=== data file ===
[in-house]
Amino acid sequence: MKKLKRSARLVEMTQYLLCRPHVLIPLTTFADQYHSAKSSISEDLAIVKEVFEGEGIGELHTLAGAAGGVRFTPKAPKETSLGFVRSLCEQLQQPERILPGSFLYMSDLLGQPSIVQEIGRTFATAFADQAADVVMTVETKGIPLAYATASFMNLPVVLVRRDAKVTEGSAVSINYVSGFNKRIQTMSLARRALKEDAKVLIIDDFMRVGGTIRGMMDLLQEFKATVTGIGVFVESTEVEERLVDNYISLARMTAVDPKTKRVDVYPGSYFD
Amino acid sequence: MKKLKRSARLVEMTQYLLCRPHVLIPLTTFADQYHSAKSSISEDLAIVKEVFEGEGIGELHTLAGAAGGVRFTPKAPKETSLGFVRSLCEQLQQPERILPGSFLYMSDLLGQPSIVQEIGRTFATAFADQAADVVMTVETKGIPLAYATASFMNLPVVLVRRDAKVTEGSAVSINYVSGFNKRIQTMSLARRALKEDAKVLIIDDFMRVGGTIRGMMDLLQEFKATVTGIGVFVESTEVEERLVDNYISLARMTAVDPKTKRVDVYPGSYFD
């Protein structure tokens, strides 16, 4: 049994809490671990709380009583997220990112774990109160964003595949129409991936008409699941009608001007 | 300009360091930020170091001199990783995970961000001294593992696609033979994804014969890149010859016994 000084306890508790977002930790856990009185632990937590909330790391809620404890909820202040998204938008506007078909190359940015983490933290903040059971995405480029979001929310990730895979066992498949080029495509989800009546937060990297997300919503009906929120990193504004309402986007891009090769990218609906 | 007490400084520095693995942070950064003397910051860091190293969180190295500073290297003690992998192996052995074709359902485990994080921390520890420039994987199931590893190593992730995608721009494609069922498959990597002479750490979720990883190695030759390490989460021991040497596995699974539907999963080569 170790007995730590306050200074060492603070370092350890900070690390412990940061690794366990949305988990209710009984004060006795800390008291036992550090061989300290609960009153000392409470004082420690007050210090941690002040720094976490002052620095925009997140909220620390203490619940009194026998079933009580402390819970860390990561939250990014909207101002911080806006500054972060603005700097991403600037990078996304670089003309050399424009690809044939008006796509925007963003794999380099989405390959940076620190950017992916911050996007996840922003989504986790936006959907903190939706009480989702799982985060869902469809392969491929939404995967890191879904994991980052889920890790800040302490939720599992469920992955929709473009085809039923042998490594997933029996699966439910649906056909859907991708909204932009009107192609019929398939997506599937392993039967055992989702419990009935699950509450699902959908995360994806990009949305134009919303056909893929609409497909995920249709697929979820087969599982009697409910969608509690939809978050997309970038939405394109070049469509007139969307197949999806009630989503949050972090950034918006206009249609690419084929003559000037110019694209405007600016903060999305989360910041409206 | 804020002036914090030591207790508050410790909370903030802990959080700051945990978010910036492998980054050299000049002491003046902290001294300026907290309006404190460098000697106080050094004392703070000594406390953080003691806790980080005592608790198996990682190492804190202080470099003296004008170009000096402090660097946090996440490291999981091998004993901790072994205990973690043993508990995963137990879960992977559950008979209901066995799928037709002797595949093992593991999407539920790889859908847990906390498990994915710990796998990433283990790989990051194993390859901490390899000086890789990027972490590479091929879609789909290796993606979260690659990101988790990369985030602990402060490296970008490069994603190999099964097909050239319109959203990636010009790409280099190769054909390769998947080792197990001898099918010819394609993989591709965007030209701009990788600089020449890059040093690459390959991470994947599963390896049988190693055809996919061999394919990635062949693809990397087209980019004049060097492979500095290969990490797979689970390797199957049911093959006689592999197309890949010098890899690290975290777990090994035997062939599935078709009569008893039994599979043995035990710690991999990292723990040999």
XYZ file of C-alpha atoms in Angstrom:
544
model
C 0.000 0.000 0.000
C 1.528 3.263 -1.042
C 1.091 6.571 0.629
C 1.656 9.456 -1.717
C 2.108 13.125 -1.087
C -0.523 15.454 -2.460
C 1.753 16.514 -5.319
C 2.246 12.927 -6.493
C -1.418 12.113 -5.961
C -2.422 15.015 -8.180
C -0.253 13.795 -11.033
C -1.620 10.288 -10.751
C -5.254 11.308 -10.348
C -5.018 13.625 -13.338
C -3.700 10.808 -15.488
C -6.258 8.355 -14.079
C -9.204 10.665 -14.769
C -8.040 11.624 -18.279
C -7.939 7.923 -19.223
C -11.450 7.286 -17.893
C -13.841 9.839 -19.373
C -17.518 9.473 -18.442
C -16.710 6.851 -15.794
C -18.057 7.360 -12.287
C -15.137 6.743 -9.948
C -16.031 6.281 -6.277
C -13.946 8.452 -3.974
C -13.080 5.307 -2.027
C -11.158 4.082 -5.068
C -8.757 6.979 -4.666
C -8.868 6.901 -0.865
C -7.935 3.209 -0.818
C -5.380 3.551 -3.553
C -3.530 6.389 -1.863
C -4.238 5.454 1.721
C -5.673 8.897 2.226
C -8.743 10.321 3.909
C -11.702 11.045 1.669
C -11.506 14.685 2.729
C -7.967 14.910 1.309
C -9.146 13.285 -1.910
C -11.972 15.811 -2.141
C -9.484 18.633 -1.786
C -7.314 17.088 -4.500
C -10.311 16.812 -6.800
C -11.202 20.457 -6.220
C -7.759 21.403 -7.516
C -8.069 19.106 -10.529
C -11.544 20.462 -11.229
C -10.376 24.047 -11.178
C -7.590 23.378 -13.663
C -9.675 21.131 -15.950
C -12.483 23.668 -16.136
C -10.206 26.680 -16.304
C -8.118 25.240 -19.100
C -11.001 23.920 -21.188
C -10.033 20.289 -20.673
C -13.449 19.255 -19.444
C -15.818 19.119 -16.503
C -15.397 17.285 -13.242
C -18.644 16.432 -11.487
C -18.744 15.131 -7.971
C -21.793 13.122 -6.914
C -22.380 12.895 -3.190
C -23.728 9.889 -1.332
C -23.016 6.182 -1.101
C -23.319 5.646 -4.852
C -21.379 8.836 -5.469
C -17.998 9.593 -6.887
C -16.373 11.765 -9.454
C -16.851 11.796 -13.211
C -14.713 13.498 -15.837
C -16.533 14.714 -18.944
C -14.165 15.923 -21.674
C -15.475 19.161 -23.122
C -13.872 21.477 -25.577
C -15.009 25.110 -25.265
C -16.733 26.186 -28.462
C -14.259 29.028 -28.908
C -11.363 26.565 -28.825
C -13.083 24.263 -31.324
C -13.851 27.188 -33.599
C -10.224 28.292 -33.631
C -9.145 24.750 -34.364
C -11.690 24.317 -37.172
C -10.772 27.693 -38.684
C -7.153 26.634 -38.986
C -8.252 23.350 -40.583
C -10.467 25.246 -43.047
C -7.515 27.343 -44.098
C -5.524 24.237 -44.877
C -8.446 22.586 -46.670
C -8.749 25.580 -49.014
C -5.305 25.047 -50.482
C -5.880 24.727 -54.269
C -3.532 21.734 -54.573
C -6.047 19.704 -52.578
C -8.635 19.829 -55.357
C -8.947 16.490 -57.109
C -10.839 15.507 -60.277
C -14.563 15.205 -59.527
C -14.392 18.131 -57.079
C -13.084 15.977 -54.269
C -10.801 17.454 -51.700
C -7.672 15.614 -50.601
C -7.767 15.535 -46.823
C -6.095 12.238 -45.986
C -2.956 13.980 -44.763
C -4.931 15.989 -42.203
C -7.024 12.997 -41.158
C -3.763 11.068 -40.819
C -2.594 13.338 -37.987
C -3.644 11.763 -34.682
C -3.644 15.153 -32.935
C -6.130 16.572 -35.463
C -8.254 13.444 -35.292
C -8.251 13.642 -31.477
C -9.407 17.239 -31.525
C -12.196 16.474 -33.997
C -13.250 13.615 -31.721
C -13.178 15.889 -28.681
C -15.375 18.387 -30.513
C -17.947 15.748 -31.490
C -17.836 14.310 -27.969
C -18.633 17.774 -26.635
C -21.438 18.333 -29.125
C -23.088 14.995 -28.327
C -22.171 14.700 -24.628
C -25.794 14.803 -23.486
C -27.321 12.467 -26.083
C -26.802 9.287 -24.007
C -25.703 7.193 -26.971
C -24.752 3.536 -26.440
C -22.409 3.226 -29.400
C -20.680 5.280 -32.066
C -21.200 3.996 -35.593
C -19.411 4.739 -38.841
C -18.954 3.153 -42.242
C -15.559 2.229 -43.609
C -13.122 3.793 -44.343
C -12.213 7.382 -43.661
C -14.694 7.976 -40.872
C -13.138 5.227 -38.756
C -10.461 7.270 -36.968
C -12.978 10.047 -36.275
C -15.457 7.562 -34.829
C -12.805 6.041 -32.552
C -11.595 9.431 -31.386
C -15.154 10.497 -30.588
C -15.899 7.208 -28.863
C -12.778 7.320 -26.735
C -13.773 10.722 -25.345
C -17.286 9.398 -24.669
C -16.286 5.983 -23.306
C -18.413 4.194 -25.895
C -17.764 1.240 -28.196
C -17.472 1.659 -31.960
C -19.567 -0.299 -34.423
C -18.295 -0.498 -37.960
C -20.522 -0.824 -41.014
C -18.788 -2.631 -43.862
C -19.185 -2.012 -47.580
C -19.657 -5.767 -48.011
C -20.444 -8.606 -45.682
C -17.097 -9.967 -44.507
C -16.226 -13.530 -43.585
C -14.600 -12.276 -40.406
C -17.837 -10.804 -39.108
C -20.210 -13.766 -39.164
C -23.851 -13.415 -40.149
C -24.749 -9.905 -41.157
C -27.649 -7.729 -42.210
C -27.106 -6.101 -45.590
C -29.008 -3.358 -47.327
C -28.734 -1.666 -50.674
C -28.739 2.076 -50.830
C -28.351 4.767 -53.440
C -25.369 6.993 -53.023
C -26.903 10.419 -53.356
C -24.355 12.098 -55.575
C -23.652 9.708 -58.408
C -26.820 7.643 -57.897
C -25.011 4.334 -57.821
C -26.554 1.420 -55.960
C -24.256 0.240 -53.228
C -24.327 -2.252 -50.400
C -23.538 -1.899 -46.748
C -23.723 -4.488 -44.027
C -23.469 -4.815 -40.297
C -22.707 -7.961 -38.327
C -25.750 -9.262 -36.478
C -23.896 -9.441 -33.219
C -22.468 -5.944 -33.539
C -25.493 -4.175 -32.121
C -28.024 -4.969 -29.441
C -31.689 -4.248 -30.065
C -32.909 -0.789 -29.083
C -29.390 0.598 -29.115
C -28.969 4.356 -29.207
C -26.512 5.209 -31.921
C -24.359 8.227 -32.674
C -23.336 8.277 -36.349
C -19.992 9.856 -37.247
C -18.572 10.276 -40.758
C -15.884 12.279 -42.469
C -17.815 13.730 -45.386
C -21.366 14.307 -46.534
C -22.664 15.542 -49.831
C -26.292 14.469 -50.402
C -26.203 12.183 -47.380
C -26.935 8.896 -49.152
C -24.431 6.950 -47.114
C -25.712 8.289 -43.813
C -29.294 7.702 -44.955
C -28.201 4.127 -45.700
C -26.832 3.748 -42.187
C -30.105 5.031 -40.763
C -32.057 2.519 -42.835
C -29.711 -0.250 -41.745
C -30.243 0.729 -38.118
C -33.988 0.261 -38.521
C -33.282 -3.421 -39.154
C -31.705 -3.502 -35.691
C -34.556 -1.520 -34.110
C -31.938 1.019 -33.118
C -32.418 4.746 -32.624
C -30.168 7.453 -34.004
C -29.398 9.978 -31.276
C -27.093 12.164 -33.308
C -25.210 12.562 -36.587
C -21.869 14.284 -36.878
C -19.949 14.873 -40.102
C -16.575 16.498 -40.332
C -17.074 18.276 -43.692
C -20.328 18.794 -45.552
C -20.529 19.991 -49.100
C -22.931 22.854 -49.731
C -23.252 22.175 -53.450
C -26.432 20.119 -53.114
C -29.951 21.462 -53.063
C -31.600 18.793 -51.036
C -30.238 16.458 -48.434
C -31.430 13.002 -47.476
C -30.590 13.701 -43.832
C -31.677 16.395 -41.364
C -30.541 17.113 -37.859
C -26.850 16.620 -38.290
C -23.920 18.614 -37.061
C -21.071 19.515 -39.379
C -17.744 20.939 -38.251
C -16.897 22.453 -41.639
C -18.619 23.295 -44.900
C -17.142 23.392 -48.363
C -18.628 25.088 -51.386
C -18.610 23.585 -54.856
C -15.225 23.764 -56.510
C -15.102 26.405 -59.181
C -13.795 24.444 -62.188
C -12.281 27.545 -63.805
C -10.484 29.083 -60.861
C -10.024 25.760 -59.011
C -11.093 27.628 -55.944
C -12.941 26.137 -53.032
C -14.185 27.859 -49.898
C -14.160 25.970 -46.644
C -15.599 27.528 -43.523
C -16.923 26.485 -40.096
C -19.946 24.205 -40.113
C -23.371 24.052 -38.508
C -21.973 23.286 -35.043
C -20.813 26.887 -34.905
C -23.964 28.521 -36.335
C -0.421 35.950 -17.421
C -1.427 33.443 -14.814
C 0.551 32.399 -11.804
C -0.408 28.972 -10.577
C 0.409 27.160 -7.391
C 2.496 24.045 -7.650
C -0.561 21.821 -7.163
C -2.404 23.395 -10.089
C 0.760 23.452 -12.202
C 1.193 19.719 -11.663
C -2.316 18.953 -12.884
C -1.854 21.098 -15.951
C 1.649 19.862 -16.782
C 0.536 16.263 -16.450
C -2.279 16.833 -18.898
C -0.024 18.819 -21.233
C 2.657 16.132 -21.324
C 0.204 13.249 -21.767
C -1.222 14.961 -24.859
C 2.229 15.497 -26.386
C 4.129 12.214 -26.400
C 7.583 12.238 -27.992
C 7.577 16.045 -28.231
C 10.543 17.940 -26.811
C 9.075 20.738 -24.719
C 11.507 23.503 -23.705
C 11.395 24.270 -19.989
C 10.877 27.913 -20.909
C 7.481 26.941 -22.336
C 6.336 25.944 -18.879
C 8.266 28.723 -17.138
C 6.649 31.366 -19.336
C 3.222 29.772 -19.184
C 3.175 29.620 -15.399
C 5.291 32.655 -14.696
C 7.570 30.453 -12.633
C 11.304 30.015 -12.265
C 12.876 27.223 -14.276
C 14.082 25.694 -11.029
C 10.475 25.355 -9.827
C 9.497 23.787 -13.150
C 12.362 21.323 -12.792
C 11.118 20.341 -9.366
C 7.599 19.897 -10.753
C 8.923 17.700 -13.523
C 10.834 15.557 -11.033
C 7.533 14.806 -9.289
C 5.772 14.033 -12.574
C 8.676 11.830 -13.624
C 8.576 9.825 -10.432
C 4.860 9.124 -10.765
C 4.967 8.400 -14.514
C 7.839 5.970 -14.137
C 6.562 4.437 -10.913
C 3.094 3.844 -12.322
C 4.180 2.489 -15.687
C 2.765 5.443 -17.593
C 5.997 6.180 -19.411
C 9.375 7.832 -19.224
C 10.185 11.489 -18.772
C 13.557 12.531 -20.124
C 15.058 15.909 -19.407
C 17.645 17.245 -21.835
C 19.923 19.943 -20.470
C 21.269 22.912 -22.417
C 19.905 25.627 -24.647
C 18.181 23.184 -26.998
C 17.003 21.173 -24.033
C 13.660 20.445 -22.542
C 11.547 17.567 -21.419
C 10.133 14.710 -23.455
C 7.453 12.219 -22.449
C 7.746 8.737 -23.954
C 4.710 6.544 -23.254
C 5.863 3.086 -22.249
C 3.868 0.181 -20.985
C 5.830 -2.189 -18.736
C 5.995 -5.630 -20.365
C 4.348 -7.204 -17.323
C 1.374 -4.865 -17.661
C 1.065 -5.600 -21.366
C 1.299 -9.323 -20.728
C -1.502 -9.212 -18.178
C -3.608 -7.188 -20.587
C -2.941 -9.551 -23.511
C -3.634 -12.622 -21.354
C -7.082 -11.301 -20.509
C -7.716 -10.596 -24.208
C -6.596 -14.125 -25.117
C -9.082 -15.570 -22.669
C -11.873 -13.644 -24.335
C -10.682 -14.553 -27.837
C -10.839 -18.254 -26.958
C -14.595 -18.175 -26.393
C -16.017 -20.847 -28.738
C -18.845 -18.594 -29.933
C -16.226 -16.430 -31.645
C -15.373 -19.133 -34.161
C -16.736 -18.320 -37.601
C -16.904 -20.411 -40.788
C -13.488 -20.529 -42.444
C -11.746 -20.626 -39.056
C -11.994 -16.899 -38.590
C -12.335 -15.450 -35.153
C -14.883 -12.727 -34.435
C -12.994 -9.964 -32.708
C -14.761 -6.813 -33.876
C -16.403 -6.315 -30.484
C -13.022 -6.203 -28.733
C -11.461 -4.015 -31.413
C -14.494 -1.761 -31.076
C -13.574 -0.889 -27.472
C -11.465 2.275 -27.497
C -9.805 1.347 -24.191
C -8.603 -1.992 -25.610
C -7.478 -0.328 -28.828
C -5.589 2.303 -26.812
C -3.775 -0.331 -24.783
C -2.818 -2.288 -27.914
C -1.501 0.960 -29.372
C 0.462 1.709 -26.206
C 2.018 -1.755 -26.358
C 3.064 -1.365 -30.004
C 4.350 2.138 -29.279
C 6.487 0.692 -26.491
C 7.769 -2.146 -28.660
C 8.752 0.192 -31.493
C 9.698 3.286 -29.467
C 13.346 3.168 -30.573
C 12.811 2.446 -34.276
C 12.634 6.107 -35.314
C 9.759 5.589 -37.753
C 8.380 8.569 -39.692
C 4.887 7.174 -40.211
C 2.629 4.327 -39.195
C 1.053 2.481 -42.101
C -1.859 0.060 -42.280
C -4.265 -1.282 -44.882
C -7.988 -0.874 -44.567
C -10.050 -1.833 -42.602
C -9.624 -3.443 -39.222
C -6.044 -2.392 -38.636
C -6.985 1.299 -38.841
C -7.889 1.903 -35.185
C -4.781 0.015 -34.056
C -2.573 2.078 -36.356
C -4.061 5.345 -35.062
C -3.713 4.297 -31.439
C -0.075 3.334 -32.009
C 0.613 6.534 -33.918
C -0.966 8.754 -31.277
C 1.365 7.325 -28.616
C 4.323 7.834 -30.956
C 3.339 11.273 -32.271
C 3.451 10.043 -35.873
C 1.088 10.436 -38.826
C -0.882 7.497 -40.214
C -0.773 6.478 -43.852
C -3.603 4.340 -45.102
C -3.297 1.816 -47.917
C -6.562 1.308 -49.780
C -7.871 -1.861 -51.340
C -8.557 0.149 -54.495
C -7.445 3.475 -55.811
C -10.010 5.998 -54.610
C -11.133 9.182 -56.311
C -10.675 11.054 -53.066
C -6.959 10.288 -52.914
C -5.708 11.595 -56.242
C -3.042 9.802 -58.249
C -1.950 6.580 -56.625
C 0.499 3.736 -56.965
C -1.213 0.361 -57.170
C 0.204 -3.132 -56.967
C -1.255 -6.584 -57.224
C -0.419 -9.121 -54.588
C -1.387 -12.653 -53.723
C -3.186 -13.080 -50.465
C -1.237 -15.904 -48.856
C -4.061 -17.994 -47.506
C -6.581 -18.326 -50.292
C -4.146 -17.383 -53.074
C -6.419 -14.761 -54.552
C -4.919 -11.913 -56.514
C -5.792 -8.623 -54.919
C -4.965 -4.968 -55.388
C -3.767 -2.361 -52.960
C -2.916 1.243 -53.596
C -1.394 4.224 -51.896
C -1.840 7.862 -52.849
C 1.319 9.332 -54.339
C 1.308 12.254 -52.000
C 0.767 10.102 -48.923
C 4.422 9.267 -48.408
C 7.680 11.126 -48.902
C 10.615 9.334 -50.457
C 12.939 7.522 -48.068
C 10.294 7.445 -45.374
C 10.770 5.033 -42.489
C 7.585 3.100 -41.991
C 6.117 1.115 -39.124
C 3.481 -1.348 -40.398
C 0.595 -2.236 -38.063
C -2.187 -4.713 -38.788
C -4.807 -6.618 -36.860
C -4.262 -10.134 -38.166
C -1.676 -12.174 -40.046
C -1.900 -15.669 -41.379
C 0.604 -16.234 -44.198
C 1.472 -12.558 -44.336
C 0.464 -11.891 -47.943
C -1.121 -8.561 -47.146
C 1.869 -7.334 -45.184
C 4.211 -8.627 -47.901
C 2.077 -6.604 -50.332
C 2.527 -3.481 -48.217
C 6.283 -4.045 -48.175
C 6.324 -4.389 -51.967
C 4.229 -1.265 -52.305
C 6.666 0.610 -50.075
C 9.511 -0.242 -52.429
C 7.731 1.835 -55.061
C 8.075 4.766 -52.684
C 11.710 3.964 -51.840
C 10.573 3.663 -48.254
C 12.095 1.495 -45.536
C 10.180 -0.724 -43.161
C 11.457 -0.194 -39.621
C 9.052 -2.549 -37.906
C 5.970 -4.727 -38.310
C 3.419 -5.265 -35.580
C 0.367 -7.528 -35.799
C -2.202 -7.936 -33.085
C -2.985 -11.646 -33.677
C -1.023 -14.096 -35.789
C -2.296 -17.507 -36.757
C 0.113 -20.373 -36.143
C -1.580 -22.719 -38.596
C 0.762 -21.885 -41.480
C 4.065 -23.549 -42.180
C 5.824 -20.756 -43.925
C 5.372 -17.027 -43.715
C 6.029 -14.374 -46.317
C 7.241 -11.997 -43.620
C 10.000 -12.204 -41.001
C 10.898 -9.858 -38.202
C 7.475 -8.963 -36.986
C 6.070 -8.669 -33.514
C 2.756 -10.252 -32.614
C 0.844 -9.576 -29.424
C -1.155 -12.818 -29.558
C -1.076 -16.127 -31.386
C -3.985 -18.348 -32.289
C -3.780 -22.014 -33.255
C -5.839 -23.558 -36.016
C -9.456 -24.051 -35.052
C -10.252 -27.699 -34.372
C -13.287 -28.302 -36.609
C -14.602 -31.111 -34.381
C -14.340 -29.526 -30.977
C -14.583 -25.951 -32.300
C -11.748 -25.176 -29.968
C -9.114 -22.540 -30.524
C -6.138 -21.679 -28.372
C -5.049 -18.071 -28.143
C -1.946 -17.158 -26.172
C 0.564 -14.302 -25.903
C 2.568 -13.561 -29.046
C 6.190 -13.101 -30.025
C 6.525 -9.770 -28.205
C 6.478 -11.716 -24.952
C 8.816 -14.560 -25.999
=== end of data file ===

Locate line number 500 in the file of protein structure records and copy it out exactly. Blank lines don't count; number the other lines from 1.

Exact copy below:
C 9.511 -0.242 -52.429